British Vogue is celebrating Pride in a big way.
This week, the magazine has unveiled its new August issue cover, featuring an all-star lineup of LGBTQ actors, artists, models and activists.
Featured in the issue are actor and model Cara Delevingne, actor, singer and producer Cynthia Erivo, the Oscar-winning actor, singer and dancer Ariana DeBose, model Jordan Barrett, model and activist Munroe Bergdorf, model and activist Sheerah Ravindren, actor and artist Cameron Lee Phan, models Aweng Chuol, Nathan Westling and Valentina Sampaio, drag artist Gottmik, and poet, model and trans visibility activist Kai-Isaiah Jamal.
Talking about why this photoshoot was more meaningful than most, Delevingne says, “I arrived today with a very different sense of elatedness. It’s so different and it’s so nice.”
Erivo, meanwhile, shares while to took her a long time to share publicly that she is bisexual, explaining that many LGBTQ people “still feel the need to be constantly justifying why we deserve to be treated as equal beings, when really the only difference is that we love differently and we express ourselves differently.”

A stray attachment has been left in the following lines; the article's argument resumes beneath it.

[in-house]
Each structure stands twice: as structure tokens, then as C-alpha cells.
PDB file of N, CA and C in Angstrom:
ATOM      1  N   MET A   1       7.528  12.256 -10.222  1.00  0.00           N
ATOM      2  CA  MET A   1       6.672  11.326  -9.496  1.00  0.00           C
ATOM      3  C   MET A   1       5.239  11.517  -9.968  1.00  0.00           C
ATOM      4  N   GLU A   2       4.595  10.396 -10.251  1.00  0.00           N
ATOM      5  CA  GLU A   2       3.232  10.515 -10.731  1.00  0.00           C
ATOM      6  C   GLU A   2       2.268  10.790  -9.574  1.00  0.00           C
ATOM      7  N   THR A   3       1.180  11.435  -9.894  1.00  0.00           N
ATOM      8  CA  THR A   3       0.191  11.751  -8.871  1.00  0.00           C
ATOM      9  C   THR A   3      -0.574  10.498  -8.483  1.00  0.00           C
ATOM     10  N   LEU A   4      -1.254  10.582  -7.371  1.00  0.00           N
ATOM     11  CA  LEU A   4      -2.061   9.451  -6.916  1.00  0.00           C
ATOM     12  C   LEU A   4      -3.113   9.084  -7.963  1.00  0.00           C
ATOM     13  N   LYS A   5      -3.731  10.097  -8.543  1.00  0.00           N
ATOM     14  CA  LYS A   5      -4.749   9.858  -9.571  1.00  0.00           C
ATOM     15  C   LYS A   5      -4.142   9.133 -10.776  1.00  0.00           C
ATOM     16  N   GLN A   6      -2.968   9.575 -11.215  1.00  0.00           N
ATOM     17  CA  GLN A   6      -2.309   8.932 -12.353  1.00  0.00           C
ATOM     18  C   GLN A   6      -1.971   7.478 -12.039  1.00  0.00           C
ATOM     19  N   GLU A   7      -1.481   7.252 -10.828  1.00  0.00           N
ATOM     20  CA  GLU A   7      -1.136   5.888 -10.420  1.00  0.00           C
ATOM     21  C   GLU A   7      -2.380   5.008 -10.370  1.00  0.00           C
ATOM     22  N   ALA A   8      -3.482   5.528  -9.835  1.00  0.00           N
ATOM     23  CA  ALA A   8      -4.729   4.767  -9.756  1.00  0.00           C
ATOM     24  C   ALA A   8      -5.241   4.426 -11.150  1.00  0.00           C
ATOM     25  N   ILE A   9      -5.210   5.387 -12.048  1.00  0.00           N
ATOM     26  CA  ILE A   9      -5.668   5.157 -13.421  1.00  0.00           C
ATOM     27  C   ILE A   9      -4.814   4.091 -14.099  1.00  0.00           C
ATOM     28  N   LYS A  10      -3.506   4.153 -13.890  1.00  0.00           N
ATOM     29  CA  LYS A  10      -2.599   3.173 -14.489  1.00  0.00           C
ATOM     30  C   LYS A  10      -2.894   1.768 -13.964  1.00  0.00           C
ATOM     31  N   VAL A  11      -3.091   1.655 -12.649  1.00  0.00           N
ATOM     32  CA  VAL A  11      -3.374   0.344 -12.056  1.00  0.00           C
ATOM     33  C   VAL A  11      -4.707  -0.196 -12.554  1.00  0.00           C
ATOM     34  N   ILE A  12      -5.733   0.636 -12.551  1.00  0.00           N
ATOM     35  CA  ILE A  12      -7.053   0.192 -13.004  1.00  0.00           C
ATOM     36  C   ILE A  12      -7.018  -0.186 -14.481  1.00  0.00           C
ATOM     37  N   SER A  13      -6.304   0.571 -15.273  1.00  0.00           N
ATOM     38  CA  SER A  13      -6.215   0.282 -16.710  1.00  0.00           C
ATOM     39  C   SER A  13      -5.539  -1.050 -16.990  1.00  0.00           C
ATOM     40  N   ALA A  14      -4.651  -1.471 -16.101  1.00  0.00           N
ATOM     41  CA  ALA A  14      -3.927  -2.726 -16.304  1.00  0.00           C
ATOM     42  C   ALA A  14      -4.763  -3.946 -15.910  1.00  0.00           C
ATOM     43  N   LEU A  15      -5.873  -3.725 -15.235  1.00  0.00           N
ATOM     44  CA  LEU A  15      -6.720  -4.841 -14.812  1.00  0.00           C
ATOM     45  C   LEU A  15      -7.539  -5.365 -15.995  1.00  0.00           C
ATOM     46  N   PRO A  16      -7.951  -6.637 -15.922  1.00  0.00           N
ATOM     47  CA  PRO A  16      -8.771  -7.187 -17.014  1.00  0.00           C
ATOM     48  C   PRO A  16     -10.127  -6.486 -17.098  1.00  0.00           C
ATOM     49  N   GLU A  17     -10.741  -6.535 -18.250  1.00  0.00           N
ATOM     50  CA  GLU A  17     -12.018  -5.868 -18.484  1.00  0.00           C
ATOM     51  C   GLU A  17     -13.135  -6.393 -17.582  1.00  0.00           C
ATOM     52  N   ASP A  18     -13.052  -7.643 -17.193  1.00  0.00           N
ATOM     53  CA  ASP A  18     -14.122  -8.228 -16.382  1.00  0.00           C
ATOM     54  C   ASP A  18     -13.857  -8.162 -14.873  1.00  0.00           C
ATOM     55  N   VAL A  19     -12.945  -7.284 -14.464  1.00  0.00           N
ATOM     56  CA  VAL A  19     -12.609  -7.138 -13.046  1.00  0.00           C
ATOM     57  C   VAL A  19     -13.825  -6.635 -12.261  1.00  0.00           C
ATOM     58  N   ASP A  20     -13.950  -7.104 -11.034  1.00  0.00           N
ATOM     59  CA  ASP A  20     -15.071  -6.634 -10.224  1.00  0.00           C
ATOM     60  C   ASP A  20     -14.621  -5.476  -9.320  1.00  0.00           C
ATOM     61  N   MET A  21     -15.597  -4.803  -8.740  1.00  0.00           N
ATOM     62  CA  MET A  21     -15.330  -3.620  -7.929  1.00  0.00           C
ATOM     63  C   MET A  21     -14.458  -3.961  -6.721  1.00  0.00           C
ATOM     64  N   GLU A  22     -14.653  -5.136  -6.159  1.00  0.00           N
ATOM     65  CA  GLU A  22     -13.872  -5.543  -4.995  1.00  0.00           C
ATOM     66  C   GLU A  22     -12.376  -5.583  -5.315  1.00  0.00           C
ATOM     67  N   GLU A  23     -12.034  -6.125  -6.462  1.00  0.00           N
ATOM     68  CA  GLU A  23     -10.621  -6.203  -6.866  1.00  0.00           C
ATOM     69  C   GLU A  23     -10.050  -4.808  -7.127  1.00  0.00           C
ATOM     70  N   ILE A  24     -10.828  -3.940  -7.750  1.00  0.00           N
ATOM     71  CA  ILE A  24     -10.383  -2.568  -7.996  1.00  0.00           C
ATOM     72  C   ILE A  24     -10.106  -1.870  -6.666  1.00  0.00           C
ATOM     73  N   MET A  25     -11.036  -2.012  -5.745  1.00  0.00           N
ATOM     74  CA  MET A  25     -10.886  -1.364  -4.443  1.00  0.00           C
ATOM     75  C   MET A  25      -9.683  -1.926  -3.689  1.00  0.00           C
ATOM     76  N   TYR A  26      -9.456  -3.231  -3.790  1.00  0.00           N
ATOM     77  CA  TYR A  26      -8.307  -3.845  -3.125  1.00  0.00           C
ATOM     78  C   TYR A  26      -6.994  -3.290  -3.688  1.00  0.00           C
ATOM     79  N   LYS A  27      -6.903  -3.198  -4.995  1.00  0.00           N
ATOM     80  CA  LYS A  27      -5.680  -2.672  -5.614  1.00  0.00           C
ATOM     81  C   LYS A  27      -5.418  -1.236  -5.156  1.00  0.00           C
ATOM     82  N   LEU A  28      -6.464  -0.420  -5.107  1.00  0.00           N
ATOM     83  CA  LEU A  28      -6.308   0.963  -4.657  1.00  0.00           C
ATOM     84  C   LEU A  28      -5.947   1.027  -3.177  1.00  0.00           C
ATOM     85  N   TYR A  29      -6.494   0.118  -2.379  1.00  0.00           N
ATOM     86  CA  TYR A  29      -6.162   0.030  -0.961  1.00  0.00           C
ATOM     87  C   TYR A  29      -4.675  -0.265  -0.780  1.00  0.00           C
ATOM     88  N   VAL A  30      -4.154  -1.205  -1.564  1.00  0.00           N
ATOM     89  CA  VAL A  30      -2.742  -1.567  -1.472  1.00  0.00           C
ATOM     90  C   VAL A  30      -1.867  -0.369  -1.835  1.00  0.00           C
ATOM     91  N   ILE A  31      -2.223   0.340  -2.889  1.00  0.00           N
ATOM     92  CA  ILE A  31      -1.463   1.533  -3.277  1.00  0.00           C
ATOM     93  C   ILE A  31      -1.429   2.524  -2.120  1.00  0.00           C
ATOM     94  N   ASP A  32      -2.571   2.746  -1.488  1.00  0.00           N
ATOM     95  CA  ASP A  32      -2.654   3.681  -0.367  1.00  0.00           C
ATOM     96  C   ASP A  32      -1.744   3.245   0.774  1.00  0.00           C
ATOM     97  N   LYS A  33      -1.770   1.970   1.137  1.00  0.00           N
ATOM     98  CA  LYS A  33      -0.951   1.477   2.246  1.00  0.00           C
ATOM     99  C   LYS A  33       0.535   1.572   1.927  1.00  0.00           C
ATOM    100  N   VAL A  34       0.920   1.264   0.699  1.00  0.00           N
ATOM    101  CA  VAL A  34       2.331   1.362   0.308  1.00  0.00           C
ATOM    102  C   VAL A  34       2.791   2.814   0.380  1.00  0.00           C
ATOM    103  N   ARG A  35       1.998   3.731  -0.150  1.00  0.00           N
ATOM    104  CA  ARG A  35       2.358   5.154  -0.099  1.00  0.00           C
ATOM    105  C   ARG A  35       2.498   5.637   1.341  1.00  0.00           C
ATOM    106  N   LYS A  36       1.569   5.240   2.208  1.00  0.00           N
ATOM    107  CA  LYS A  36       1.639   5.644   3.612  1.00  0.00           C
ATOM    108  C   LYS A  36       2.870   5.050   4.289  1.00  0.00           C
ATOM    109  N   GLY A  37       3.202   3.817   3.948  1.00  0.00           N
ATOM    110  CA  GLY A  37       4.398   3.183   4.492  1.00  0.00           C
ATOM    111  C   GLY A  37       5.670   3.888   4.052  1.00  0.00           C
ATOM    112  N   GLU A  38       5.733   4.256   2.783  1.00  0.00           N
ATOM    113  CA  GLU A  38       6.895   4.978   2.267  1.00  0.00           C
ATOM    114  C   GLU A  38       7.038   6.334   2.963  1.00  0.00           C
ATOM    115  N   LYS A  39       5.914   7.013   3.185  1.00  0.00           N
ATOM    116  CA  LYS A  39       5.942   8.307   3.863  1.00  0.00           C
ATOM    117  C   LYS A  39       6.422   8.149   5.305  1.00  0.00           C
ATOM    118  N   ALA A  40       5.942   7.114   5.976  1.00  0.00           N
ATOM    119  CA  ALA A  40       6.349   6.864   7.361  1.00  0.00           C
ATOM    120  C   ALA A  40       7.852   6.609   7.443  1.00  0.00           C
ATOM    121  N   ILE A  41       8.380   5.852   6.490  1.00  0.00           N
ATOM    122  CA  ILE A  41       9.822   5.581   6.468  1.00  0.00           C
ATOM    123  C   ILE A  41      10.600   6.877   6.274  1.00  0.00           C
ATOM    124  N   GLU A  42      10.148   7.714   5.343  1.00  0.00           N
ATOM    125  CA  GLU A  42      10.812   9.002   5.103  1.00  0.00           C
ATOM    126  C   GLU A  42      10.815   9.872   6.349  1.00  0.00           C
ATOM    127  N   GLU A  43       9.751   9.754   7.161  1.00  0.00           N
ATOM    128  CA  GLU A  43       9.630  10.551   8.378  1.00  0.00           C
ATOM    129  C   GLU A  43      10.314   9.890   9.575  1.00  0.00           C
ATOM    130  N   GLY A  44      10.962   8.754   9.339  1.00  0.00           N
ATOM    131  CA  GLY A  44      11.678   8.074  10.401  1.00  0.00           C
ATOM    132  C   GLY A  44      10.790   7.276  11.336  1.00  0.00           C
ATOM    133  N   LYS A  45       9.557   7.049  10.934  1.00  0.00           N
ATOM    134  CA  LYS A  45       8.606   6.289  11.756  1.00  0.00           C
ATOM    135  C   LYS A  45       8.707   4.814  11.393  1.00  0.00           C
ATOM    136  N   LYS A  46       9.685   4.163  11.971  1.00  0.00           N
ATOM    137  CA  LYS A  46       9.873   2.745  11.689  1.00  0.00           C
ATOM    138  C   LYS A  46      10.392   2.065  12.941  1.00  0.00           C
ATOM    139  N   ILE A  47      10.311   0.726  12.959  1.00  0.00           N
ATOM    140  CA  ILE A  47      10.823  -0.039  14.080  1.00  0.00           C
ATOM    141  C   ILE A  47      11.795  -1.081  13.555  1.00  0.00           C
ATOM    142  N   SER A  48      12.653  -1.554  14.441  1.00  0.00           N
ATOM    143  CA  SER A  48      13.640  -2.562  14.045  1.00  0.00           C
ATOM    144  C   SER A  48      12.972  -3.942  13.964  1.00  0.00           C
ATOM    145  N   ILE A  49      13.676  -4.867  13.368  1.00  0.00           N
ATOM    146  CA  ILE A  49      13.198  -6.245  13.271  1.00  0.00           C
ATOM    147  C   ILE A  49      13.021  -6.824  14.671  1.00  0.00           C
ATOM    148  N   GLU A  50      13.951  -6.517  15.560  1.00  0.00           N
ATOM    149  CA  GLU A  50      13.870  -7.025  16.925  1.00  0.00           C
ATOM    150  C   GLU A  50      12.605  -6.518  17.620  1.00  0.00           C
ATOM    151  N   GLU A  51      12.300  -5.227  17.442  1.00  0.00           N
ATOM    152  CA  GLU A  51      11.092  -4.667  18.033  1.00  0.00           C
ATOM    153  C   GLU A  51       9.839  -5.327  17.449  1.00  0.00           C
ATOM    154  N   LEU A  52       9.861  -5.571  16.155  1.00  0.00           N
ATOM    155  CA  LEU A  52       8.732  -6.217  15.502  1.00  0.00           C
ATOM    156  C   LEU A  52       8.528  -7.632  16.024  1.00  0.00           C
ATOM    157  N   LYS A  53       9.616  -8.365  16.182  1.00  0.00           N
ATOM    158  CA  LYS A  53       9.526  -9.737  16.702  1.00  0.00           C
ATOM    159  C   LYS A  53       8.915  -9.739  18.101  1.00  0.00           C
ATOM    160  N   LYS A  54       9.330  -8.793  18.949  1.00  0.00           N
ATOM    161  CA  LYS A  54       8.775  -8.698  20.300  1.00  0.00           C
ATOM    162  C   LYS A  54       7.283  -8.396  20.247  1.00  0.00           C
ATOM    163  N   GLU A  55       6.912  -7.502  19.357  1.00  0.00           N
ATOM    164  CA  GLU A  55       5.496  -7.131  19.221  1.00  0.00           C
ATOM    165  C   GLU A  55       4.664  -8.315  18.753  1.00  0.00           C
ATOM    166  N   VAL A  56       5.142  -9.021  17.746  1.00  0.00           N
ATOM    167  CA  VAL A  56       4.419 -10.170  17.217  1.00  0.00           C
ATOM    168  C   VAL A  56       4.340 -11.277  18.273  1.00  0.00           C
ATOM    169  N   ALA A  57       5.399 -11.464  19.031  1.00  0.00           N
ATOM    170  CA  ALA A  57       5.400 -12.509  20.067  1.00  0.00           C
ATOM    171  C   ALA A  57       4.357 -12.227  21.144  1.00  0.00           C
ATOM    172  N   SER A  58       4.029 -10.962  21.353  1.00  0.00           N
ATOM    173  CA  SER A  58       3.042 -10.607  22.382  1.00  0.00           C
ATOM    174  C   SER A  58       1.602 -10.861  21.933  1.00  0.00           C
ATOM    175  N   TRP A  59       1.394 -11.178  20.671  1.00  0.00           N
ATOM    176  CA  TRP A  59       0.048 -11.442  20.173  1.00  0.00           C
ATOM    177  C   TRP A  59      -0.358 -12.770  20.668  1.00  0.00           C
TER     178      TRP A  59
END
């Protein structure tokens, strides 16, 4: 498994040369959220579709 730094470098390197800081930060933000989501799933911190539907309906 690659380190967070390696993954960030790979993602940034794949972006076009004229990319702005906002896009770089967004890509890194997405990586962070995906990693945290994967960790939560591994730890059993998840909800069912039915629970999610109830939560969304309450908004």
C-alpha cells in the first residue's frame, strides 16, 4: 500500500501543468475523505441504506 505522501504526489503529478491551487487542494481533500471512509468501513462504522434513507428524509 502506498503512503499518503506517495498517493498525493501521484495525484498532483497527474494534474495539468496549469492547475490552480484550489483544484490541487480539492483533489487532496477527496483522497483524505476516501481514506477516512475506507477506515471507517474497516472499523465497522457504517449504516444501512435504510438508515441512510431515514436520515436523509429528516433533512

She adds, “Rather than being chastised for that, we should be commended for being brave. That’s the most important thing: giving people the space to show up fully as who they are.”
Talking about the recent wave of anti-trans backlash in the U.K. and whether it might make sense to leave the country, Kai-Isaiah admits, “This is kind of where I’m at, especially as a transgender-fluid person and being in a place of not wanting to adhere or conform, but also wanting to survive.”
Munroe Bergdorf adds, “I feel very hopeless about the structure of government and how easily people can get into power. I’ve got hope things can change. I do think that as awful as things are now politically, the consciousness of the country is heading in the right way.”
For DeBose, trans rights are also paramount, explaining, “I’m very aware of the importance of allyship right now. I don’t believe this is a fight we can win on our own. Historically, any time we’ve made gains as a community is because we’ve had the support of others. And this is the time, because if they’re going to come after my rights, one way or another they’re coming for yours too.”
Erivo reminds readers, “People who want to help but don’t know what to do need to find their queer family and sit and chat with them.”
“Trans rights, women’s rights, they’re all human rights,” Delevingne adds. “This isn’t about, ‘Oh, it’s not my job because I’m not part of the community.’ It’s all of our jobs to stand up for each other.”